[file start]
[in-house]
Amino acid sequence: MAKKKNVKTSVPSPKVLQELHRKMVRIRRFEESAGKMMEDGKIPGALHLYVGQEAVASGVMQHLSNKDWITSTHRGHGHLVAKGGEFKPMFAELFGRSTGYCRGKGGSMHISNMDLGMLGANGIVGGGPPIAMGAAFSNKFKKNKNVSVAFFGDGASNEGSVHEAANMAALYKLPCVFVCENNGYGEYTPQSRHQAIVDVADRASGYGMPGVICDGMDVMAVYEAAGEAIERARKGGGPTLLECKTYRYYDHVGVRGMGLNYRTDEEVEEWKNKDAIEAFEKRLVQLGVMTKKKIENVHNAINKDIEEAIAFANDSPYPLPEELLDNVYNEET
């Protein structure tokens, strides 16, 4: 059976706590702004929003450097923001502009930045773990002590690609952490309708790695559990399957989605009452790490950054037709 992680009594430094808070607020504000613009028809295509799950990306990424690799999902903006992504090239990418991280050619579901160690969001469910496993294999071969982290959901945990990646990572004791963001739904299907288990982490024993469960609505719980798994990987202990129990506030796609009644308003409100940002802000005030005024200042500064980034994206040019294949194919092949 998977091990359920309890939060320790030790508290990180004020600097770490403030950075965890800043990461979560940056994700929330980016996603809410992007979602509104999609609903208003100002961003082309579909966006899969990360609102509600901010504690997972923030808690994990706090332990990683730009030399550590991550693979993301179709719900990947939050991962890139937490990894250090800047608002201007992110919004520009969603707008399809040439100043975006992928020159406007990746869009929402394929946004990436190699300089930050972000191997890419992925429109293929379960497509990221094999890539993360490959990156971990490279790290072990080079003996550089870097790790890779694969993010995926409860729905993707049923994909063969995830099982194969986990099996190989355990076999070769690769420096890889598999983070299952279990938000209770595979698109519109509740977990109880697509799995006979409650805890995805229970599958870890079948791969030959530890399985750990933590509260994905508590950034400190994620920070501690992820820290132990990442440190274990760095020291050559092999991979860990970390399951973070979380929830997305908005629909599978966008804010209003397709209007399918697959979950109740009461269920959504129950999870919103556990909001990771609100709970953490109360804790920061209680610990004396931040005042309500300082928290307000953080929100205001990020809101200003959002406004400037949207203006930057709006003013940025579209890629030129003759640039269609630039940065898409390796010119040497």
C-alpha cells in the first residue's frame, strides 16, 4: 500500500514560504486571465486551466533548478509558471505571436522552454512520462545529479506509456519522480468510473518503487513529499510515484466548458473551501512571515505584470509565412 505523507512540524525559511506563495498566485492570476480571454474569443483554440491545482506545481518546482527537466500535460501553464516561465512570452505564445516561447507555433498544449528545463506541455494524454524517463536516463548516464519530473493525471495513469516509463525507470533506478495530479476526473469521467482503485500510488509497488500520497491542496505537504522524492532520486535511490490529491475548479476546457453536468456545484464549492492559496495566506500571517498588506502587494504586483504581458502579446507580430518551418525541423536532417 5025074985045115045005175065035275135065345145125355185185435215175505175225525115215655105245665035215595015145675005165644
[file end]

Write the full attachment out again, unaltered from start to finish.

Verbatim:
[in-house]
Amino acid sequence: MAKKKNVKTSVPSPKVLQELHRKMVRIRRFEESAGKMMEDGKIPGALHLYVGQEAVASGVMQHLSNKDWITSTHRGHGHLVAKGGEFKPMFAELFGRSTGYCRGKGGSMHISNMDLGMLGANGIVGGGPPIAMGAAFSNKFKKNKNVSVAFFGDGASNEGSVHEAANMAALYKLPCVFVCENNGYGEYTPQSRHQAIVDVADRASGYGMPGVICDGMDVMAVYEAAGEAIERARKGGGPTLLECKTYRYYDHVGVRGMGLNYRTDEEVEEWKNKDAIEAFEKRLVQLGVMTKKKIENVHNAINKDIEEAIAFANDSPYPLPEELLDNVYNEET
């Protein structure tokens, strides 16, 4: 059976706590702004929003450097923001502009930045773990002590690609952490309708790695559990399957989605009452790490950054037709 992680009594430094808070607020504000613009028809295509799950990306990424690799999902903006992504090239990418991280050619579901160690969001469910496993294999071969982290959901945990990646990572004791963001739904299907288990982490024993469960609505719980798994990987202990129990506030796609009644308003409100940002802000005030005024200042500064980034994206040019294949194919092949 998977091990359920309890939060320790030790508290990180004020600097770490403030950075965890800043990461979560940056994700929330980016996603809410992007979602509104999609609903208003100002961003082309579909966006899969990360609102509600901010504690997972923030808690994990706090332990990683730009030399550590991550693979993301179709719900990947939050991962890139937490990894250090800047608002201007992110919004520009969603707008399809040439100043975006992928020159406007990746869009929402394929946004990436190699300089930050972000191997890419992925429109293929379960497509990221094999890539993360490959990156971990490279790290072990080079003996550089870097790790890779694969993010995926409860729905993707049923994909063969995830099982194969986990099996190989355990076999070769690769420096890889598999983070299952279990938000209770595979698109519109509740977990109880697509799995006979409650805890995805229970599958870890079948791969030959530890399985750990933590509260994905508590950034400190994620920070501690992820820290132990990442440190274990760095020291050559092999991979860990970390399951973070979380929830997305908005629909599978966008804010209003397709209007399918697959979950109740009461269920959504129950999870919103556990909001990771609100709970953490109360804790920061209680610990004396931040005042309500300082928290307000953080929100205001990020809101200003959002406004400037949207203006930057709006003013940025579209890629030129003759640039269609630039940065898409390796010119040497």
C-alpha cells in the first residue's frame, strides 16, 4: 500500500514560504486571465486551466533548478509558471505571436522552454512520462545529479506509456519522480468510473518503487513529499510515484466548458473551501512571515505584470509565412 505523507512540524525559511506563495498566485492570476480571454474569443483554440491545482506545481518546482527537466500535460501553464516561465512570452505564445516561447507555433498544449528545463506541455494524454524517463536516463548516464519530473493525471495513469516509463525507470533506478495530479476526473469521467482503485500510488509497488500520497491542496505537504522524492532520486535511490490529491475548479476546457453536468456545484464549492492559496495566506500571517498588506502587494504586483504581458502579446507580430518551418525541423536532417 5025074985045115045005175065035275135065345145125355185185435215175505175225525115215655105245665035215595015145675005165644